“In the Titanic, the Captain went down with the ship. In Enron it looks to me like the Captain first gave himself and some friends a bonus, then lowered himself and the top folks down in the lifeboat and then hung it up and said, ‘By the way everything’s going to be just fine.'” – US Senator Byron Dorgan
At the time of its bankruptcy filing in November of 2001, Enron was the largest chapter 11 filing in history. Just one year earlier, the company had reported revenues of over $100 billion. Due to its collapse, Enron shareholders lost some $11 billion. Enron employees lost $1.2 billion in retirement funds, and retirees lost $2 billion in pension funds. 20,000 employees lost their jobs. Arthur Anderson, the nation’s oldest accounting firm and one of the largest accounting firms in the world, was destroyed in its wake. Their complicity in the scandal destroyed their reputation and ruined their business. An additional 85,000 employees nationwide lost their jobs due to their collapse.
“Enron: The Smartest Guys in the Room” is a 2005 documentary by Alex Gibney which details the reckless corporate culture, the terrifying lack of ethics, and the outright fraud involved in one of the most famous corporate scandals in history.
“I think the Enron story is so fascinating because people perceive it as a story that’s about numbers, that it’s somehow about all these complicated transactions, but in reality it’s a story about people. And it’s really a human tragedy.” – Bethany McLean, Co-Author, “Enron: The Smartest Guys in the Room”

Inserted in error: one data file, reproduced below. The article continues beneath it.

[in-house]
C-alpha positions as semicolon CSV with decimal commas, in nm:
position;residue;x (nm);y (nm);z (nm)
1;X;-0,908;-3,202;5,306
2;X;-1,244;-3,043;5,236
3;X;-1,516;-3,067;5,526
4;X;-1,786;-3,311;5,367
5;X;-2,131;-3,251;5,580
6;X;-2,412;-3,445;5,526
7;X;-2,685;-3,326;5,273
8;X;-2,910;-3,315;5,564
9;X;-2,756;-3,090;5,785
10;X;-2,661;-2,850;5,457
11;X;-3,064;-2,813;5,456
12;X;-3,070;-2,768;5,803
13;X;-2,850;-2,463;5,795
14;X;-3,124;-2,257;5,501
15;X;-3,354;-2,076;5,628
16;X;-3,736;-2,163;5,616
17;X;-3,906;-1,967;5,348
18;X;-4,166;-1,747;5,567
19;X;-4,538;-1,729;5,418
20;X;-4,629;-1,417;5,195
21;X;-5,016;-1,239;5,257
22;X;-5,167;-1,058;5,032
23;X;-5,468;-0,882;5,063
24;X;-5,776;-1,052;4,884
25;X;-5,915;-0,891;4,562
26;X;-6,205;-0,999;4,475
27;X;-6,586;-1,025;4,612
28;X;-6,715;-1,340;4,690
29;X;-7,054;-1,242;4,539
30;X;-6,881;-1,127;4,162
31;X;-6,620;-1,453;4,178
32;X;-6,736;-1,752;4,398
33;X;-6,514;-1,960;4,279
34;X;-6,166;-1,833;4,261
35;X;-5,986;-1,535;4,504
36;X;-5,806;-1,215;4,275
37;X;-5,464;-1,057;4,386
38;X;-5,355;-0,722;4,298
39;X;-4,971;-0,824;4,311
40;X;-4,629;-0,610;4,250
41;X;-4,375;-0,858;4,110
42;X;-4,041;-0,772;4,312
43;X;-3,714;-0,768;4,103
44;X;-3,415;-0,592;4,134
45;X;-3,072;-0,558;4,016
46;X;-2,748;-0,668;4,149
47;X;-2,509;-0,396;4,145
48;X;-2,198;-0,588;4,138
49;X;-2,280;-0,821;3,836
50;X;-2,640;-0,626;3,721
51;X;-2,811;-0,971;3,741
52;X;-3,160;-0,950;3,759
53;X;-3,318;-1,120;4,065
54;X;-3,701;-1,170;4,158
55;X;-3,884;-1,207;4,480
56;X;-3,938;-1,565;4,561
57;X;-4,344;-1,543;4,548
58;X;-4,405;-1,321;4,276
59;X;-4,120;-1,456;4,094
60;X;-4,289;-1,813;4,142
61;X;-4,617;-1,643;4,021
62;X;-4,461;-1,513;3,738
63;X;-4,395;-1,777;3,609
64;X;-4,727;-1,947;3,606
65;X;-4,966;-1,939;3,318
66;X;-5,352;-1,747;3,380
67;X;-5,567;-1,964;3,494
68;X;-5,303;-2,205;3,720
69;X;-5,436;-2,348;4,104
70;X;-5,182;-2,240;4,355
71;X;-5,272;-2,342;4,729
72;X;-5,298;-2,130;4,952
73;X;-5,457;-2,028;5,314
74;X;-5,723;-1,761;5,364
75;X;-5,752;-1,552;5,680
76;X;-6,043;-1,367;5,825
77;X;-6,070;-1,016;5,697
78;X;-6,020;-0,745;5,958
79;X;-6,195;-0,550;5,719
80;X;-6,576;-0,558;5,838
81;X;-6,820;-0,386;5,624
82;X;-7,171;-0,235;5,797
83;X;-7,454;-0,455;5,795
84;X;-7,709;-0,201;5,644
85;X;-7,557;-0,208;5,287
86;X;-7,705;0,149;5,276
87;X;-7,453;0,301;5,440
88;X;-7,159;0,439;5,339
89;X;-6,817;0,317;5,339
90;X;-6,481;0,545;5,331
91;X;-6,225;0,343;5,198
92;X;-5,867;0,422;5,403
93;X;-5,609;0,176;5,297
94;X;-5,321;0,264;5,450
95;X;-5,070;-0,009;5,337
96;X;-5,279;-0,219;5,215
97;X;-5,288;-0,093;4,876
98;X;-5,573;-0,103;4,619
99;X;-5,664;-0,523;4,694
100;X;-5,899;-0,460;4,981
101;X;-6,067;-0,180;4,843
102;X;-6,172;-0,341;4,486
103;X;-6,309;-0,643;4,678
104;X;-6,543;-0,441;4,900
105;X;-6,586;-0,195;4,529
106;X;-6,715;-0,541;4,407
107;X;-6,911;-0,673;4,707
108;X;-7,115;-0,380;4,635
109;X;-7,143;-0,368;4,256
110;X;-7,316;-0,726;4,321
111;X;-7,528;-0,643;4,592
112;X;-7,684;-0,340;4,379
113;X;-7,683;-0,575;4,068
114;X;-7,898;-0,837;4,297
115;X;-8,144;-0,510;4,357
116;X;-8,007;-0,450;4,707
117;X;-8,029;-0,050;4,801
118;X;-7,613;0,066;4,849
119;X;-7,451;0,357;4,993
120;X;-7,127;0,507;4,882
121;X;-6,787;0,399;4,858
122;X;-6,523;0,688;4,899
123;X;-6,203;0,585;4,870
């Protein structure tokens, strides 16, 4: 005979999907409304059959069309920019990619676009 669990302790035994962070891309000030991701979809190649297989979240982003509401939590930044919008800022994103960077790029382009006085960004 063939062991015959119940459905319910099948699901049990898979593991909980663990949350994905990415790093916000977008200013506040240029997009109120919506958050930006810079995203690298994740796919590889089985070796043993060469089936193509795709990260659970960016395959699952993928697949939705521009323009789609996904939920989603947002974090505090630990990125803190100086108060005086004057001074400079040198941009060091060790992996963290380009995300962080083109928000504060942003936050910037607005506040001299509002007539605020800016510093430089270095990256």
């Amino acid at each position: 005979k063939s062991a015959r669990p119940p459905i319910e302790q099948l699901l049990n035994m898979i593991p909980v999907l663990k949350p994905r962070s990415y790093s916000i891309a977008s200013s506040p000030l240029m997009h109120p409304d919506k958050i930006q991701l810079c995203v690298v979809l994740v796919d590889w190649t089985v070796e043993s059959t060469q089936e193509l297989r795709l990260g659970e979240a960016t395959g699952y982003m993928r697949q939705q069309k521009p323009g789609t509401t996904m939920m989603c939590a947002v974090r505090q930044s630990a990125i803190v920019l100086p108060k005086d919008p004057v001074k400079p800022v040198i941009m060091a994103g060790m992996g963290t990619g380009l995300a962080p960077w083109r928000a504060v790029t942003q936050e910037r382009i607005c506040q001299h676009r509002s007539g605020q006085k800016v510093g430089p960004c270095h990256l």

The film puts the company and its executives’ utter lack of ethics on plain display. These people, and the company as a whole, are clearly shown to be making millions while the fraud is perpetuated. Jeffrey Skilling is shown joking about issues that in hindsight are clearly no laughing matter. Watching these smug, arrogant people in film clips and archival footage is absolutely astonishing. Seeing Ken Lay giving Alan Greenspan an award, looking back now at it from the middle of the “Great Recession” is just… flabbergasting.
The movie does an excellent job of simplifying the complicated issues involved. These include: the use of “Mark to Market Accounting”, a subjective accounting technique which allowed to the company to book potential future profits; creating off the book partnerships which existed solely to hide loses; and shamefully manipulating their own stock price to meet projections. The auditors, investment banks, lawyers, government regulators and market analysts who might have been in position to expose the wrongdoing all looked the other way without fail, and each took their cut.
But perhaps the most audacious affront to society was the way Enron took advantage of the deregulated energy environment of California by tampering with California’s power supplies in order to drive up the cost of energy. They deliberately created artificial shortages and rerouted power out of the state. This resulted in the infamous “rolling brown outs”, which caused untold disruptions to the lives of Californians and damaged the Californian economy. The state was forced to declare a state of emergency. Reportedly it cost the state $30 billion. It wound up being a pivotal factor in costing then Governor Gray Davis his job (which then went to Arnold Schwarzenegger).
Theft. Greed. Pride. Arrogance. “Enron: The Smartest Guys in the Room” shows how a handful of unethical, self interested individuals perpetrated a large scale crime at the highest level of corporate America, and then couldn’t keep the cover-up illusion intact. When their misdeeds came to light, the seventh largest corporation in America crumbled like a house of cards.